Urban: Lincecum back to meeting Giant expectations


Urban: Lincecum back to meeting Giant expectations

June 23, 2011


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Mychael Urban

Long after he'd satisfied the swarm of reporters requesting his postgame thoughts on Thursday, after the home clubhouse at AT&T Park was all but empty save a few stragglers, Giants ace Tim Lincecum pulled an all-black, short-sleeved, micro-fiber workout shirt over his head.

Wearing an expression that conveyed equal parts relief and satisfaction, he turned away from his double-wide locker and graciously acknowledged an unexpected visitor.
"It's about time, right?" he said with a wry smile.Unclear was whether he was mimicking the likely reaction of many Giants fans to his merciless mugging of Minnesota, or whether he was simply providing his own reaction.RECAP: Lincecum strikes out 12, Giants take series, 2-1
More than likely, it was both.This is not the first trip down the waterside for Lincecum, whose ugly first three starts of June sounded alarms that echoed those heard last August.It's not his first sprint up the slippery slope aside the slide, either. He got back to the top, to the head of the line, last September -- and with Thursday's seven stifling innings in which the Twins had trouble touching him, he appeared to have again found his way."I didn't really catch him in spring training, so I knew what he threw but didn't really know what it looks like and when he likes to throw it," said Chris Stewart, who gained such knowledge while handling Lincecum's Saturday start in Oakland and appeared to expertly apply it five days later. "Today we were on the same page pretty much all day, but the main thing is Timmy was just really, really good."That might be underselling it. Lincecum was great, as evidenced by the 12 K's hanging on the brick wall down the right-field line after the Freak finished with a flourish, striking out the side in the seventh before handing a 1-0 lead to the bullpen. The Twins surely felt like they'd been plastered to a brick wall themselves.
The problem for Lincecum, though, is that greatness is expected. For him, greatness is par for his career course. Birdies and eagles? It'll take no-hitters, 20-punchout performances, truly transcendent triumphs for him to get credit for those.Maybe "problem" isn't the right word here, come to think of it. If outside expectations are that high, no matter how unrealistic they might be, something has gone so spectacularly well that it's hard to paint it as problematic."Unfair?" Again, hard to slap some spit on that label. Greatness brings great "glue" -- MLBese for big money -- and commensurate fame, and there's nothing unfair about that.Besides, you easily could flip that script and say it's not fair for the Twins when Lincecum, as he so often does, delivers the expected greatness.He delivered against Minnesota by featuring his curveball quite a bit more than usual -- a tweak to his game plan that doubled as a means to the end of correcting a slight mechanical flaw that contributed to the mini-June swoon.While in the midst of his funk, Lincecum has insisted that his issues were all in his head. Yet as he explained in the near-empty clubhouse late Thursday afternoon, recent conversations with his dad, Chris, convinced him that it was as mechanic as it was mental.VIDEO: Tim Lincecum on his father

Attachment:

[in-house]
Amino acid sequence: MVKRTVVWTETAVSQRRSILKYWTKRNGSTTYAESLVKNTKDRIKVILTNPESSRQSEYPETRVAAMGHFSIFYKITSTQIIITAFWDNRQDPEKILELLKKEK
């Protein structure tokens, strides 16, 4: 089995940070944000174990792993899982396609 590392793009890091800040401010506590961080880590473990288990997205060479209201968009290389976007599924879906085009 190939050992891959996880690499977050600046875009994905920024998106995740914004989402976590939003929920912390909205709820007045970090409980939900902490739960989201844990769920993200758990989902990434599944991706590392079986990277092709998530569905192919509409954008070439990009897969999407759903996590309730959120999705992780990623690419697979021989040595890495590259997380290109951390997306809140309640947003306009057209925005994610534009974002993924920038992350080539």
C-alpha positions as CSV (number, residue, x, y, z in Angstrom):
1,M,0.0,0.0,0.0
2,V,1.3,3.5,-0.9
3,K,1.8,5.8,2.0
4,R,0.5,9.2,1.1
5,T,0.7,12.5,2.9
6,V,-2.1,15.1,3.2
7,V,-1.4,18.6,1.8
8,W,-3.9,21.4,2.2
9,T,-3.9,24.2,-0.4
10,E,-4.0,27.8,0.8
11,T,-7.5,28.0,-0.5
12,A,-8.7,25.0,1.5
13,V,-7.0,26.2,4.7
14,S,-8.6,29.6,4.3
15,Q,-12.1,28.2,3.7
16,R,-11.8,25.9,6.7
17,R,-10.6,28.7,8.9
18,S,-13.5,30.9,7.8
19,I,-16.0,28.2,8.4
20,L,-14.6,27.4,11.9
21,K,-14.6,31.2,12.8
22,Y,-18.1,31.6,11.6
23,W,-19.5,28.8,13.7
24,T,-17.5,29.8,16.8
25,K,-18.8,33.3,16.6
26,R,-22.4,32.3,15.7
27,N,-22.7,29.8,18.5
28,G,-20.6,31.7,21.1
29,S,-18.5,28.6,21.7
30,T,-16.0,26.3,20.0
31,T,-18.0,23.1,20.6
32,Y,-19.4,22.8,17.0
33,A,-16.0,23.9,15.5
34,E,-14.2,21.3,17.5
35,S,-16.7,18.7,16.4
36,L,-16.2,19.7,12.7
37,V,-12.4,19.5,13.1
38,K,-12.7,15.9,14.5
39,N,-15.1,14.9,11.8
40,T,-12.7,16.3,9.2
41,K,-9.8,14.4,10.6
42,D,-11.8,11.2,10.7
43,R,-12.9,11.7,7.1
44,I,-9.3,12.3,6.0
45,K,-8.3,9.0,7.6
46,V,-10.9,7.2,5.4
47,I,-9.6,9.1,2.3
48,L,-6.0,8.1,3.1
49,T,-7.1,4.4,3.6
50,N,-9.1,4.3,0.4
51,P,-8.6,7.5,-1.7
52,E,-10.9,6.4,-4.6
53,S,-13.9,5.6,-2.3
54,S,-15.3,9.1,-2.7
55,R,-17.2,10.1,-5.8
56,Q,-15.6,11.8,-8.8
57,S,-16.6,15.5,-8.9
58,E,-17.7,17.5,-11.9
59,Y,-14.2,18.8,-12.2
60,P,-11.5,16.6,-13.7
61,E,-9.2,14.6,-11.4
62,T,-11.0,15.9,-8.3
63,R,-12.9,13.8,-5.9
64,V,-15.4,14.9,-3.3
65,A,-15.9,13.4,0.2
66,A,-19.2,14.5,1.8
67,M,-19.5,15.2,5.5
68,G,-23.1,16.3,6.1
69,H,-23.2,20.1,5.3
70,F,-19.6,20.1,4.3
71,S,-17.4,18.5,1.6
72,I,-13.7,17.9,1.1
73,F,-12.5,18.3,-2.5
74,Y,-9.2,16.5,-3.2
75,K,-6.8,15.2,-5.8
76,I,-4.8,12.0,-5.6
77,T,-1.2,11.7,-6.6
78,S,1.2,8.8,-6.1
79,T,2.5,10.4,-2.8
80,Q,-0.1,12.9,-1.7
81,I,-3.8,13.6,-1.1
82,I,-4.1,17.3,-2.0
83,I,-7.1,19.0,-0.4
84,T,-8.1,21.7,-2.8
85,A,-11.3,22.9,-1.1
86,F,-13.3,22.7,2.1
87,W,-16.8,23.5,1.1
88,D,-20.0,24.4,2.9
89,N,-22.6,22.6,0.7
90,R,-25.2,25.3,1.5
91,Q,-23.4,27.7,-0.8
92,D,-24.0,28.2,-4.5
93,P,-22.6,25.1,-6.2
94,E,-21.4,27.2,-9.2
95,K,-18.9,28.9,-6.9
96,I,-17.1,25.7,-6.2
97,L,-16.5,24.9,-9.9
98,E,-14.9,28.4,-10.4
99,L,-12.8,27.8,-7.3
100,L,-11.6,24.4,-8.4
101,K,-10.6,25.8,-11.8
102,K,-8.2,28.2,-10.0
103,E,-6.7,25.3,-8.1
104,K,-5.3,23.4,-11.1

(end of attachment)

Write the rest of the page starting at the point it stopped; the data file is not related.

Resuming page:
In layman's terms, the result of those conversations -- as well as the feedback of pitching coach Dave Righetti -- has Lincecum no longer "flying out" with his left shoulder so early that it forces a premature tilt toward first base, giving him better balance (read: command) and leg drive (read: sustainable velocity and stamina).What makes an elite athlete get away from what so clearly works for him in the first place? If anyone had the answer to that, a lot of coaches and trainers would be out of jobs.Exhaustion might be a possible cause, though.Up and down the slide they go, trying to live up to ridiculously lofty standards; merely good performances seen as less than that, great ones seen as merely good.That's got to be taxing at some point, no? Yes.So maybe we've got it all wrong. Maybe Lincecum's refreshingly unguarded comment in the quiet of the clubhouse had nothing to do with his return to Freakiness."It's about time, right?"Could you blame him if he was just talking about a nap?